After 26 years of working within the confines of a large teaching department of psychiatry I was invited by a man who had organised a not for profit organisation to just, as he said, do rounds on the street. He says doctor, you’re going round and round your hospital wards, would you care to come with me down the street and see how many of your patients sit by the roadside? And this man who hasn’t completed a school education opened my eyes to the vast section of the people who need professional psychiatric help who were not existing as far as we were concerned.
Prathap discusses evidence-based medicine in his interview and shares his insights into low cost, clinic-based research design involving real life patients and the kind of working conditions found:
This was a real world trial and we didn’t exclude large numbers of people because most trials tend to exclude somebody with this condition or that condition. But a clinician doesn’t have that luxury, you’ve got to treat everybody who comes so a lot of that evidence isn’t applicable to us. So we decided to create our own evidence using our own patients using our usual clinical practice.
With Clive Adams he has been investigating effective medication for violent patients. Their work exemplified for me the possibilities created by collaborative caring.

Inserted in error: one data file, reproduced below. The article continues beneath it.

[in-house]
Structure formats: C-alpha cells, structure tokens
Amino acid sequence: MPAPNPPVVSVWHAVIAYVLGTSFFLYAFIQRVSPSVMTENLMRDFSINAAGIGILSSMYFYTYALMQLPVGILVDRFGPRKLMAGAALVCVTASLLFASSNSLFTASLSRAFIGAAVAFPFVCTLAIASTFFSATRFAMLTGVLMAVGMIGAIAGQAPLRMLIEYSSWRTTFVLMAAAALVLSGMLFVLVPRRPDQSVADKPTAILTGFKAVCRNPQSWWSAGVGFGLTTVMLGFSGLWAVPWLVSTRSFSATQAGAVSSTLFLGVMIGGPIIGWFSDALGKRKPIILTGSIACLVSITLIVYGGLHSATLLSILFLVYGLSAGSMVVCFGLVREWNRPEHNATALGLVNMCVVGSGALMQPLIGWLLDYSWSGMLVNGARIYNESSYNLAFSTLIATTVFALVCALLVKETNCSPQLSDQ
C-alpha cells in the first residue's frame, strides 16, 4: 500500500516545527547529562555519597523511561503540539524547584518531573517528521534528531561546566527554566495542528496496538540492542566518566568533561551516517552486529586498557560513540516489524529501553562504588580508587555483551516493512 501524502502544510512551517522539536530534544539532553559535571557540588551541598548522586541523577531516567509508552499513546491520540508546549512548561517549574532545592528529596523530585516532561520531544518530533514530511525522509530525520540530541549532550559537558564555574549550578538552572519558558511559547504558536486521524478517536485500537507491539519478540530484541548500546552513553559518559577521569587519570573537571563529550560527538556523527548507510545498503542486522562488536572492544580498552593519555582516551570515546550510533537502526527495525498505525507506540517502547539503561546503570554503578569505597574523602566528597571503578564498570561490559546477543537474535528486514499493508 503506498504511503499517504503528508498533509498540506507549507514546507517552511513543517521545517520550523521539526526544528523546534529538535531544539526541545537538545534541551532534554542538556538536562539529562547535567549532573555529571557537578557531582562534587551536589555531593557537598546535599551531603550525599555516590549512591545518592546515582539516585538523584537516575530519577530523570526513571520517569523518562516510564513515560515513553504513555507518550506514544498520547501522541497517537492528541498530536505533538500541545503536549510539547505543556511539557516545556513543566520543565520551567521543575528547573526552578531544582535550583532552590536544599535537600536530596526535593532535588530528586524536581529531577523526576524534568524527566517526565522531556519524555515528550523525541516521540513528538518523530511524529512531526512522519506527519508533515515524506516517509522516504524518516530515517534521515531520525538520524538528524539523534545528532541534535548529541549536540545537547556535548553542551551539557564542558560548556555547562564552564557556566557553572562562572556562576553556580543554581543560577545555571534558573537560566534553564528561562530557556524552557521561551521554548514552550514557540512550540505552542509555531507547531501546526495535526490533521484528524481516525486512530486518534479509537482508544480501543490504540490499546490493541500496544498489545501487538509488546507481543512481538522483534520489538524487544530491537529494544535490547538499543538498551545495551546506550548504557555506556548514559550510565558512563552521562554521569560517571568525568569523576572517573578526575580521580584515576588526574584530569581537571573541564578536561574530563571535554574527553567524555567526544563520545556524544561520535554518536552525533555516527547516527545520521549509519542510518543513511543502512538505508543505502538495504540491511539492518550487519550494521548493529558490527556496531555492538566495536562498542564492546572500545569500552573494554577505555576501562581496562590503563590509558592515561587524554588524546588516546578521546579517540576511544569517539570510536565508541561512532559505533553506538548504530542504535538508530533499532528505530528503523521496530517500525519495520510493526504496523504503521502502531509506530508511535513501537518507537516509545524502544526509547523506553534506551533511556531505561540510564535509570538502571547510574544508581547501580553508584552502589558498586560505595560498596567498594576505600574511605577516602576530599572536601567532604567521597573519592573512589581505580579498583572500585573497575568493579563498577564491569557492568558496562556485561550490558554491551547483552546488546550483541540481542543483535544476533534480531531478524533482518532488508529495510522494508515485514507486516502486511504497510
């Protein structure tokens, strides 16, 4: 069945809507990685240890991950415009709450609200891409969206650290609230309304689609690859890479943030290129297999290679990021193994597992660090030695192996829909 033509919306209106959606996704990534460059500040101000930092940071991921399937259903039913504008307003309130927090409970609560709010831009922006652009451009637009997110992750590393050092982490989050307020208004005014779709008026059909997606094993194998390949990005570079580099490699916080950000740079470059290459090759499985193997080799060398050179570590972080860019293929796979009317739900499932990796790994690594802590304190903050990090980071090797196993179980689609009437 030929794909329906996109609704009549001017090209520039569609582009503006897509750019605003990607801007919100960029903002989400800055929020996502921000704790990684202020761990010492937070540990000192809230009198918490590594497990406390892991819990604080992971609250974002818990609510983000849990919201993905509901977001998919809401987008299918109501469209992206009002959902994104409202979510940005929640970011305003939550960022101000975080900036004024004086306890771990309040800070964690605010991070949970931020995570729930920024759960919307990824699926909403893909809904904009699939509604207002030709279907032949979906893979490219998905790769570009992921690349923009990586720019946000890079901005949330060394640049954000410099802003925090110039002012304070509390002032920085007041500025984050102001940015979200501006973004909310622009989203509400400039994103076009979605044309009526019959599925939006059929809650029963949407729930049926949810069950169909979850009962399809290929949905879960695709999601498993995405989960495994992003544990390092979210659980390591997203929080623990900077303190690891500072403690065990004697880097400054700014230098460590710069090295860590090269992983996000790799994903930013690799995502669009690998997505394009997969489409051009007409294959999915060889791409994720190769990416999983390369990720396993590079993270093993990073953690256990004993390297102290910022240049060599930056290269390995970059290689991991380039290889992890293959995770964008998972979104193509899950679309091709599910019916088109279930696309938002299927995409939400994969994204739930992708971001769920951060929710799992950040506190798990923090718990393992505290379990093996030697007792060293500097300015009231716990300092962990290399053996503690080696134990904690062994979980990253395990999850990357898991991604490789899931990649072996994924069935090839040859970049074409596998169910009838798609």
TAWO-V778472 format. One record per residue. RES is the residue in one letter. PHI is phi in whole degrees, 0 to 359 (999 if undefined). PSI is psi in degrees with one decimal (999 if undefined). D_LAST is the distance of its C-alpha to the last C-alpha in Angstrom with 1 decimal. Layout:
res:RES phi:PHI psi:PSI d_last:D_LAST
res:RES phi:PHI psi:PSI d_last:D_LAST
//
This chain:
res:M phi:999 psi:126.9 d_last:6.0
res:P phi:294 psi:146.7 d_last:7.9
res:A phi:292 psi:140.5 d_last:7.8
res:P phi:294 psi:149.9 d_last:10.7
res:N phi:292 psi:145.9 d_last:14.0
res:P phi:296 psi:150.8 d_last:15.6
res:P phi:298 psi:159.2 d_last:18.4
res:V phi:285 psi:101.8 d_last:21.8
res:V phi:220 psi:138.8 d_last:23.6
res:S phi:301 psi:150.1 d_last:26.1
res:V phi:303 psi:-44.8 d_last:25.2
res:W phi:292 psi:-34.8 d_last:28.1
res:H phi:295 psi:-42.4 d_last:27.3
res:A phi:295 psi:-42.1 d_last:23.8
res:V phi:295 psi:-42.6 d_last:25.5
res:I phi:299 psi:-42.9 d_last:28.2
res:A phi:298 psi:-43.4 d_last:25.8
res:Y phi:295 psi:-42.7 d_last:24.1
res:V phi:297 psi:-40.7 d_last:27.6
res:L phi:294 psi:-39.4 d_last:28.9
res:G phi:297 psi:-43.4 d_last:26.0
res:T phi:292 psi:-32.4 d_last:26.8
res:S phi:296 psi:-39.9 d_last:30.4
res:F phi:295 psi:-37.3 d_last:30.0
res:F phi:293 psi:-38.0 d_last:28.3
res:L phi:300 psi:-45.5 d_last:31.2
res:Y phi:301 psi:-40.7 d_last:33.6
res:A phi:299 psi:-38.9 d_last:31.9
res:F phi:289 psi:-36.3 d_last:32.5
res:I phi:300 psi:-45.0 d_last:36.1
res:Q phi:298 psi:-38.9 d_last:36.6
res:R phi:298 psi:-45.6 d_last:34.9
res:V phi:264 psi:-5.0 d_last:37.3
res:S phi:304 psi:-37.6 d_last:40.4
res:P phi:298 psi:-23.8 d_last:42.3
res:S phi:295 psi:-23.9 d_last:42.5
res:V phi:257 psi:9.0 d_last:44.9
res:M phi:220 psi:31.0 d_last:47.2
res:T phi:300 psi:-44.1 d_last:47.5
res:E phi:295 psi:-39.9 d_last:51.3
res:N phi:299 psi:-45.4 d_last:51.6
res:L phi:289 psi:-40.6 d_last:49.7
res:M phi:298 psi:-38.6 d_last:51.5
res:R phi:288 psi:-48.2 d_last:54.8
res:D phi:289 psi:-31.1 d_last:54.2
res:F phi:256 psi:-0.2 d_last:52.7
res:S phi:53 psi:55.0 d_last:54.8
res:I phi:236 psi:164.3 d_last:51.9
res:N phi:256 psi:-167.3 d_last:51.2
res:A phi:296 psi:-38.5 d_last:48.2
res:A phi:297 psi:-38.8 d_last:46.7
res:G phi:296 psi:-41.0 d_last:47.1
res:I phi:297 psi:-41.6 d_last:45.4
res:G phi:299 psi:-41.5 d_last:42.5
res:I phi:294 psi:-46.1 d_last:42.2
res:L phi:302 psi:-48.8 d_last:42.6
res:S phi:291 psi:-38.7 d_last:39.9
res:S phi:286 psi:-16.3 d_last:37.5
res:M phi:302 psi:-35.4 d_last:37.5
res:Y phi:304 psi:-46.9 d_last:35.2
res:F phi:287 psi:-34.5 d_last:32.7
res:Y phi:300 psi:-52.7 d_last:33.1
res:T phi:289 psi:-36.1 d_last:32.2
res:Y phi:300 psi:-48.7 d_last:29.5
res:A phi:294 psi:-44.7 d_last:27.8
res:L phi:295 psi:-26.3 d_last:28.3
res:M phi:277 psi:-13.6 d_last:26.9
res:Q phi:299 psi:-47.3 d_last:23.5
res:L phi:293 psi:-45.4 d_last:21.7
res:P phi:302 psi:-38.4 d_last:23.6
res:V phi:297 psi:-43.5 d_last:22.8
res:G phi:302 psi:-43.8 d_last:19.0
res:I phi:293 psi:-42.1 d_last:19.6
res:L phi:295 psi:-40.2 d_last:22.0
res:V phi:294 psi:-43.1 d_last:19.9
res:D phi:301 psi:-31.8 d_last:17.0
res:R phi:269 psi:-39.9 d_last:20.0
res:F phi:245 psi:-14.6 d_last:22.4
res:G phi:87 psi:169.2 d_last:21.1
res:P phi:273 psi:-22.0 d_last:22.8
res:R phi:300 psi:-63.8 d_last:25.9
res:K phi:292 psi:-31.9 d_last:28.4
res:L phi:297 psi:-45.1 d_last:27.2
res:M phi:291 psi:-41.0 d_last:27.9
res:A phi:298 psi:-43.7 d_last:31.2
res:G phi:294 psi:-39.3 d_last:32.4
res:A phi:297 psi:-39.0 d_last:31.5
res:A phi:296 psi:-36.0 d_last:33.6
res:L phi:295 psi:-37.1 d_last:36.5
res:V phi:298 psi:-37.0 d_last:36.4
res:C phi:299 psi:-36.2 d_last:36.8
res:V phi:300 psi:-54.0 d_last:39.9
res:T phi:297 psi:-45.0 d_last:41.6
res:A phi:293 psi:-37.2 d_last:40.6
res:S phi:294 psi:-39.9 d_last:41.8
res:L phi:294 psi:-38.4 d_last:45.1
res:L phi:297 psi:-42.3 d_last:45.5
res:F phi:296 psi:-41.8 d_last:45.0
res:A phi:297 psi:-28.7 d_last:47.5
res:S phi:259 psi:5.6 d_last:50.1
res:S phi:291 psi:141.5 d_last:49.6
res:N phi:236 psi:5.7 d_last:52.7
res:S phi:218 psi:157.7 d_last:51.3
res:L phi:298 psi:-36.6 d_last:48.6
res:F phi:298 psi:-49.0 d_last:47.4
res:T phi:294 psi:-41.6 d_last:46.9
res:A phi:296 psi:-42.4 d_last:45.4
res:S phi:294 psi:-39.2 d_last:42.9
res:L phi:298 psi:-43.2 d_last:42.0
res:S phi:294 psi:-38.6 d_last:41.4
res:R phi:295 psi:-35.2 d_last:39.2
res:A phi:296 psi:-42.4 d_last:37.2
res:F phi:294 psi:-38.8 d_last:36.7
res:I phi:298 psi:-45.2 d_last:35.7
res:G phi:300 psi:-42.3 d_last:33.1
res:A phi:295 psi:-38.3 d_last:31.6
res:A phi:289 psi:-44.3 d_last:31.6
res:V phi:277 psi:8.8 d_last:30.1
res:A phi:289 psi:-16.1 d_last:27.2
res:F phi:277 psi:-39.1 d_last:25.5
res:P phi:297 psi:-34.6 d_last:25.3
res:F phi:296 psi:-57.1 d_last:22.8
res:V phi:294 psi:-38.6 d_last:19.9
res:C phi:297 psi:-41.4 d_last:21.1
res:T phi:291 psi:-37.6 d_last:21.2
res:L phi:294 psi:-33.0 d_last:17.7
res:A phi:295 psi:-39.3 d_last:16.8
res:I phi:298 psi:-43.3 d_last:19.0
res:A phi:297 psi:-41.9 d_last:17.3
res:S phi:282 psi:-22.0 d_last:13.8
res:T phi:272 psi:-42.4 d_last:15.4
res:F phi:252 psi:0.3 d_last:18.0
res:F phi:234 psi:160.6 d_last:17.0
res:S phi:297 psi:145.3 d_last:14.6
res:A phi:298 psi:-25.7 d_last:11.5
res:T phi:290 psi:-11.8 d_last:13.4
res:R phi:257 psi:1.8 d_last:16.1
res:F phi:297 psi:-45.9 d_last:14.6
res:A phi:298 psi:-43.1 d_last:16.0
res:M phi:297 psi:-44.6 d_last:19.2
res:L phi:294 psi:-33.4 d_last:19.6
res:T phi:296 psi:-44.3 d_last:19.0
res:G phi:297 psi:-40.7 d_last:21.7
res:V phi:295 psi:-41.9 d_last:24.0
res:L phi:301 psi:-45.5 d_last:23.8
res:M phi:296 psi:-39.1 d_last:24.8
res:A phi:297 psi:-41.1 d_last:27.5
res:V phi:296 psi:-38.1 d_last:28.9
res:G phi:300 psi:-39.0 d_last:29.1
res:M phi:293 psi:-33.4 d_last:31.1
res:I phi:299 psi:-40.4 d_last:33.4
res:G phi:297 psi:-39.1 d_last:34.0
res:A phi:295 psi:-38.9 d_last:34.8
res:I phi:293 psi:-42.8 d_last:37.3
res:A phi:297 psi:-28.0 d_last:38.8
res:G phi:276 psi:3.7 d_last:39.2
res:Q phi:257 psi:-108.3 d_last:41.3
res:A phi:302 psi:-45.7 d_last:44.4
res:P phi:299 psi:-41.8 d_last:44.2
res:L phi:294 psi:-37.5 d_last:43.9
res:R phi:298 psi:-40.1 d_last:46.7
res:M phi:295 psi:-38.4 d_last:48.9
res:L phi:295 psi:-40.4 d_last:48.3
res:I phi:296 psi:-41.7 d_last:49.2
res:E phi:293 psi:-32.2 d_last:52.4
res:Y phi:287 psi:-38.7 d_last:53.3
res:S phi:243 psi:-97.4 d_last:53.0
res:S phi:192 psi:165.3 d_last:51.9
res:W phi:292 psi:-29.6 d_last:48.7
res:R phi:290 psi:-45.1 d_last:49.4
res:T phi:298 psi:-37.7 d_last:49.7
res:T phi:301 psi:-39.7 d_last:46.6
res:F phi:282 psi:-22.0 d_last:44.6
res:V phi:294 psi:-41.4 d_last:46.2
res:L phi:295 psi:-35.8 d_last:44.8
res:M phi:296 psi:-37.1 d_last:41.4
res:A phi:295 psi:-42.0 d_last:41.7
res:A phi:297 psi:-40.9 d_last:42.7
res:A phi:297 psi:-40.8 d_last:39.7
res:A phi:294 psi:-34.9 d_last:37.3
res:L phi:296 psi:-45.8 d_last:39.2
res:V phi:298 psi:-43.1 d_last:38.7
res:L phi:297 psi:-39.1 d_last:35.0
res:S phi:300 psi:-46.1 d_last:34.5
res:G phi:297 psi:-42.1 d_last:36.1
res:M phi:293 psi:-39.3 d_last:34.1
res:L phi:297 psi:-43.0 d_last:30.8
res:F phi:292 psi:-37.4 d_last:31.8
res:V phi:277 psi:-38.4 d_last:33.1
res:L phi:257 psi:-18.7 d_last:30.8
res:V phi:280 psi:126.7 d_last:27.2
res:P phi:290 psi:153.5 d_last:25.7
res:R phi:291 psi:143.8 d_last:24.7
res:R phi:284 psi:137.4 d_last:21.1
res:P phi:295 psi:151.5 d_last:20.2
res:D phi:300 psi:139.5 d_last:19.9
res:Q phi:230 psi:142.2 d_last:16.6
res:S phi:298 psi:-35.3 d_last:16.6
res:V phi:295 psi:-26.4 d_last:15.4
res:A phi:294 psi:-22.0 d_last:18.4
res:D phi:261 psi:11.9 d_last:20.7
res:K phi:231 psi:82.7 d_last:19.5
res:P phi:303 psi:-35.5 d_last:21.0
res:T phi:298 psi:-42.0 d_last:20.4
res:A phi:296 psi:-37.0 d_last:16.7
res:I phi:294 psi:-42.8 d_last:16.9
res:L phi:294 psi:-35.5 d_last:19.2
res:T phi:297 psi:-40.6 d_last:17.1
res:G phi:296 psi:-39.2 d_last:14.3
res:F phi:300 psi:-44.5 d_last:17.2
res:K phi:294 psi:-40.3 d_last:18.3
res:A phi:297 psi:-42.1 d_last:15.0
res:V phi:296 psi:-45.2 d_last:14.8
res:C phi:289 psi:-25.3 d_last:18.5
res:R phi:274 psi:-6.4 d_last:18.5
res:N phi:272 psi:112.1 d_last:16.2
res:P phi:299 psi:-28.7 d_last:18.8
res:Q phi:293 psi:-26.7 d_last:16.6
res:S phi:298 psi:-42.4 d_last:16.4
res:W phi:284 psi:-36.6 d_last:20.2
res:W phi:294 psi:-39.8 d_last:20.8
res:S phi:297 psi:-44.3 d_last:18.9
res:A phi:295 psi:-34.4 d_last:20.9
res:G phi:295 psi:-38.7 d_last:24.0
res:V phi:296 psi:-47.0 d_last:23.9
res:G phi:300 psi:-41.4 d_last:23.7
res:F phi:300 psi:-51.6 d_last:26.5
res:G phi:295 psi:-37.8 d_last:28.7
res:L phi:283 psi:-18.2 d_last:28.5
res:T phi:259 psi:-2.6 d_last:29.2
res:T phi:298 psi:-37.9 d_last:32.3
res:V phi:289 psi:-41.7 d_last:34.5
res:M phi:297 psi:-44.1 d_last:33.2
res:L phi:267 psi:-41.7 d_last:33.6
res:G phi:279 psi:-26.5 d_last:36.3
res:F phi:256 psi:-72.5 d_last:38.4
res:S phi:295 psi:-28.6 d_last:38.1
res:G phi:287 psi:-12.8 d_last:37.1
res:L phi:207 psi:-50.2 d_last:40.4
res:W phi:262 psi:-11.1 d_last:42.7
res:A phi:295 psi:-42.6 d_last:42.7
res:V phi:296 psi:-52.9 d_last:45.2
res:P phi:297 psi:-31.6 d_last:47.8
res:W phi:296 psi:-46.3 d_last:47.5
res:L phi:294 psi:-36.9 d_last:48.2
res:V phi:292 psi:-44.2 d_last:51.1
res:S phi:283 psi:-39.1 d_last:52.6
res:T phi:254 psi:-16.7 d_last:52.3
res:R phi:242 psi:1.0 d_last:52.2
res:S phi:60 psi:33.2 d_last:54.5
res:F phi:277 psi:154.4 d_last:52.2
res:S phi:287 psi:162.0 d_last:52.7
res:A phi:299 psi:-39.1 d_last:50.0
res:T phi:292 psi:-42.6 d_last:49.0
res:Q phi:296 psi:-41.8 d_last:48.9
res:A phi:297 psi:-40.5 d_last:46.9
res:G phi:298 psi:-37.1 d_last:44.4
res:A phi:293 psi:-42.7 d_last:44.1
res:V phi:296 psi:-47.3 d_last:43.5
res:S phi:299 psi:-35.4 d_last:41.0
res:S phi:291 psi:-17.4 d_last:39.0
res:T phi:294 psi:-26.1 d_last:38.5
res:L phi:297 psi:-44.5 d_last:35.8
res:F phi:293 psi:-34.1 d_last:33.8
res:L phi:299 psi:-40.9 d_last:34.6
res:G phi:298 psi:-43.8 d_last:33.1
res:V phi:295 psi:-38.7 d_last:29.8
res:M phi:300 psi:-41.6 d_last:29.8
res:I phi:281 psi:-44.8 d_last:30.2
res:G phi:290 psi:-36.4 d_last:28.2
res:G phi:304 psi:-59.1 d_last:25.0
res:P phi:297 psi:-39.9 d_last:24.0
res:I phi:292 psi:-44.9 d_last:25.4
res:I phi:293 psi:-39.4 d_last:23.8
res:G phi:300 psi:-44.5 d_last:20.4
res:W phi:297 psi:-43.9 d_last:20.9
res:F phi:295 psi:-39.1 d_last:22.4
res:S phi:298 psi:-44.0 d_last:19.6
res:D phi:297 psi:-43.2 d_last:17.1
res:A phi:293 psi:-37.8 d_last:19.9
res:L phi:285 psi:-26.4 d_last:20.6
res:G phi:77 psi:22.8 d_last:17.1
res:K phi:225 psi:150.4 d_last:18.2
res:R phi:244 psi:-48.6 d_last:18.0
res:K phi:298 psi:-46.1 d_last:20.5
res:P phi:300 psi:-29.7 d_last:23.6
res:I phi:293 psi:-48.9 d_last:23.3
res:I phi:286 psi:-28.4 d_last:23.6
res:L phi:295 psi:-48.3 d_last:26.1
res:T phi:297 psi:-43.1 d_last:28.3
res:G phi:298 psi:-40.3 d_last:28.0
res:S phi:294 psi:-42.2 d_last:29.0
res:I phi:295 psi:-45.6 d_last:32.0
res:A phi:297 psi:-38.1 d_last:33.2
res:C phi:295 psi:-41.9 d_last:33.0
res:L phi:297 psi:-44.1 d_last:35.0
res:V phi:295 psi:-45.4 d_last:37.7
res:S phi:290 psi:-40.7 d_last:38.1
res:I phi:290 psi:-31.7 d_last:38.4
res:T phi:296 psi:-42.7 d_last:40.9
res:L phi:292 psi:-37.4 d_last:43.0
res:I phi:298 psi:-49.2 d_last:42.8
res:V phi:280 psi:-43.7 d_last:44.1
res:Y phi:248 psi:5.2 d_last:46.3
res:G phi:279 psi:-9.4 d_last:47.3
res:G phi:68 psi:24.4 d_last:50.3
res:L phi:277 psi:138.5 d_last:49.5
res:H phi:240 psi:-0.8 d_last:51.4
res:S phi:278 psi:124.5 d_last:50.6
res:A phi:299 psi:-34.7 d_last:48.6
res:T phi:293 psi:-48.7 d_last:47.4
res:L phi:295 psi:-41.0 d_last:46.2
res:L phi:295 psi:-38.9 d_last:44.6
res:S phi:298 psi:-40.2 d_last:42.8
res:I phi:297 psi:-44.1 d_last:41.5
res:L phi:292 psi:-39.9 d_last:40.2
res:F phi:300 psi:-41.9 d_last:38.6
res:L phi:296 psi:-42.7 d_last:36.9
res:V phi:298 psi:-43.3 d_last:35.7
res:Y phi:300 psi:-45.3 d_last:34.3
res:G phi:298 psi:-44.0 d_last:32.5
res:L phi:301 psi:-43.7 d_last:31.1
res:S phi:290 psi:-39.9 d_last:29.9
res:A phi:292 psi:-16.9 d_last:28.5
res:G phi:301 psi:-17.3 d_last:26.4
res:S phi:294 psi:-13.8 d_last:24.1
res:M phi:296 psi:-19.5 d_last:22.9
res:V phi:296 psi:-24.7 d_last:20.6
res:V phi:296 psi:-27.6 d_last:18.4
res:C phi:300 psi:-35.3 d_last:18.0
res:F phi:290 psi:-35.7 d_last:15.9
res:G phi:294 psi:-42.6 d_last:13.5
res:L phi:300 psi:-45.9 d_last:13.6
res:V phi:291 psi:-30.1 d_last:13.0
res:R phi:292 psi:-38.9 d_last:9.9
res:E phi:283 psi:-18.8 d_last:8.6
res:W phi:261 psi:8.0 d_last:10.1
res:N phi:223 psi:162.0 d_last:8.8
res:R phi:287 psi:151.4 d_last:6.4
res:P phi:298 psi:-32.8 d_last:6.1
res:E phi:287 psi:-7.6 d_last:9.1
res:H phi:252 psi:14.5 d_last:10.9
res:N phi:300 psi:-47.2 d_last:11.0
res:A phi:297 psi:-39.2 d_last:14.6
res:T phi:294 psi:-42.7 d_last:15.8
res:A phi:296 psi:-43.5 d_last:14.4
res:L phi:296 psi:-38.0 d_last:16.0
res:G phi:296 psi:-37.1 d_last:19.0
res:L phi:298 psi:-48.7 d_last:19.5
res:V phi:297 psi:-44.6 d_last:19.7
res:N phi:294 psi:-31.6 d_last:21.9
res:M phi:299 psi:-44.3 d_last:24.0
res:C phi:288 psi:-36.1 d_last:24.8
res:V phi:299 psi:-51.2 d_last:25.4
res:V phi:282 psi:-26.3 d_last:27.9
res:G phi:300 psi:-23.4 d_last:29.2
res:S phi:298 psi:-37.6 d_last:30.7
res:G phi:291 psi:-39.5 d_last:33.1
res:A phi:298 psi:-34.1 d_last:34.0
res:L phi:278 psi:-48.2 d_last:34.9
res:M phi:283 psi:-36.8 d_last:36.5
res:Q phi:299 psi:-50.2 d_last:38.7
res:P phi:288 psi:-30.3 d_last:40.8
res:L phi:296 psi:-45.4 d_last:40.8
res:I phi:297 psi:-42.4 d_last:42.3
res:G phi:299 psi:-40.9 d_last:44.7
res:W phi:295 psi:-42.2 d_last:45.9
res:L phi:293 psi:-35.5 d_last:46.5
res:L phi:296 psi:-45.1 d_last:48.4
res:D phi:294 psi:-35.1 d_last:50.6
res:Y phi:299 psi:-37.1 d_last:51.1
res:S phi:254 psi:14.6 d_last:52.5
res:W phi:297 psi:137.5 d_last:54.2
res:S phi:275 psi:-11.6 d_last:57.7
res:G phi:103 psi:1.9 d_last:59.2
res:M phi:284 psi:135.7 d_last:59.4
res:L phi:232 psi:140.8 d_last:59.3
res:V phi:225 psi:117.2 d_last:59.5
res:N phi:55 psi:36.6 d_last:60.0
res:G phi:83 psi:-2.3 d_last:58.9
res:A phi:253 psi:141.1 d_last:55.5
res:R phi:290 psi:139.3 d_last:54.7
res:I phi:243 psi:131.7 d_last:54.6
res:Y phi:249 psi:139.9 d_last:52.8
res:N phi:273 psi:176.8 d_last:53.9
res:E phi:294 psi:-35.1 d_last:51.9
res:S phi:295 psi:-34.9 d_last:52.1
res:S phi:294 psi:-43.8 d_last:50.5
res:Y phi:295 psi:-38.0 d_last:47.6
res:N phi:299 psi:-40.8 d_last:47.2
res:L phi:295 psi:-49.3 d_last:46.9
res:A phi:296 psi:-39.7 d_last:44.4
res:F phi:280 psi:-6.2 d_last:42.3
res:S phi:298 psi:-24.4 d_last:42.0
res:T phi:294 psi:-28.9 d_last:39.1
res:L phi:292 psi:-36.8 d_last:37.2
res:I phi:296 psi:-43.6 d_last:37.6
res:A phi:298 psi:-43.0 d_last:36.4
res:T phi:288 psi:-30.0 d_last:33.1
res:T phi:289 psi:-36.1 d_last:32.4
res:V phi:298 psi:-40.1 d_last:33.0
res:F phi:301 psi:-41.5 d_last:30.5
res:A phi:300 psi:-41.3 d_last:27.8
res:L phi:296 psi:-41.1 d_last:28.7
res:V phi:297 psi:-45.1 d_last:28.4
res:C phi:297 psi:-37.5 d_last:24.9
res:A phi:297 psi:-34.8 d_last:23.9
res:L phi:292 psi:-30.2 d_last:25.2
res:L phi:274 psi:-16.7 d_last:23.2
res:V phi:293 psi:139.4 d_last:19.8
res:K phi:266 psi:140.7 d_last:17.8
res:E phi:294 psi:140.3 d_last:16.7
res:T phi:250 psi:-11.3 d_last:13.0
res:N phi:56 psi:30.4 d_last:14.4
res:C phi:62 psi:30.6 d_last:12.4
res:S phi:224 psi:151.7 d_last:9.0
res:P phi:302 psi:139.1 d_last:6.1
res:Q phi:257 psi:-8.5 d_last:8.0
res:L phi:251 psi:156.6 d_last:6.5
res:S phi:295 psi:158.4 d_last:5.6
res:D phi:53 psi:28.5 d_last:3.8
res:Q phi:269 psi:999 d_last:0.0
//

Collaborating to Care
I was fascinated to learn about Cochrane Centres in the Health Report and was attracted immediately to the democratic potential of such collaboration. I have discovered that the Cochrane Collaborative is made up of contributors and entities based all around the world. The majority of the Collaborative’s work is conducted online.
Each entity is a ‘mini-organisation’ in itself, with its own funding, website and workload. Contributors affiliate themselves to an entity, or in some cases several entities, based on their interests, expertise and/or geographical location.
The Collaborative produces Cochrane Reviews which are systematic reviews of primary research in human health care and health policy:
They investigate the effects of interventions (literally meaning to intervene to modify an outcome) for prevention, treatment and rehabilitation. They also assess the accuracy of a diagnostic test for a given condition in a specific patient group and setting. (For information about the structure of these reviews see here.)
I was interested to read about the impact these Reviews have on practice in the UK National Health Service.
Paul Barach’s work has taken me on a journey of discovery. I was attracted intuitively to his approach to systematic observation and how teams might use observation to enhance performance and promote trust. The link between Paul, Anna, Prathap and Clive was made for me by Norman Swan. The Cochrane Collaborative is a real bonus in this wayfinding.
I am hopeful that by exploring a range of contexts for caring that my understanding and practice of care is developed. I am looking forward to exploring inter-professional learning in much more depth in 2011.